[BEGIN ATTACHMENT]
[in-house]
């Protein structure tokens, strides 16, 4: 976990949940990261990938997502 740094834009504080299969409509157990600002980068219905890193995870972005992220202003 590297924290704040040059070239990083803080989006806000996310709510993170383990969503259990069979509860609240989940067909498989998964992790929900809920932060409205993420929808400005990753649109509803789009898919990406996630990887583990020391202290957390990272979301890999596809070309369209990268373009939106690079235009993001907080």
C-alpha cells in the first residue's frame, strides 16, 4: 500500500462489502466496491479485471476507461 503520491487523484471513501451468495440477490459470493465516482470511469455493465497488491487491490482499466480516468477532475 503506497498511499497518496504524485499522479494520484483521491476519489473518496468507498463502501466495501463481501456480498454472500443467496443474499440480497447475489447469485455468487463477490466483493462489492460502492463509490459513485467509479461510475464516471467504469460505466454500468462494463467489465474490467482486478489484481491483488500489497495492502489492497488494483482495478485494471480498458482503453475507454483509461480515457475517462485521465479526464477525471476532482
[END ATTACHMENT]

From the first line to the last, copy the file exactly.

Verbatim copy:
[in-house]
């Protein structure tokens, strides 16, 4: 976990949940990261990938997502 740094834009504080299969409509157990600002980068219905890193995870972005992220202003 590297924290704040040059070239990083803080989006806000996310709510993170383990969503259990069979509860609240989940067909498989998964992790929900809920932060409205993420929808400005990753649109509803789009898919990406996630990887583990020391202290957390990272979301890999596809070309369209990268373009939106690079235009993001907080």
C-alpha cells in the first residue's frame, strides 16, 4: 500500500462489502466496491479485471476507461 503520491487523484471513501451468495440477490459470493465516482470511469455493465497488491487491490482499466480516468477532475 503506497498511499497518496504524485499522479494520484483521491476519489473518496468507498463502501466495501463481501456480498454472500443467496443474499440480497447475489447469485455468487463477490466483493462489492460502492463509490459513485467509479461510475464516471467504469460505466454500468462494463467489465474490467482486478489484481491483488500489497495492502489492497488494483482495478485494471480498458482503453475507454483509461480515457475517462485521465479526464477525471476532482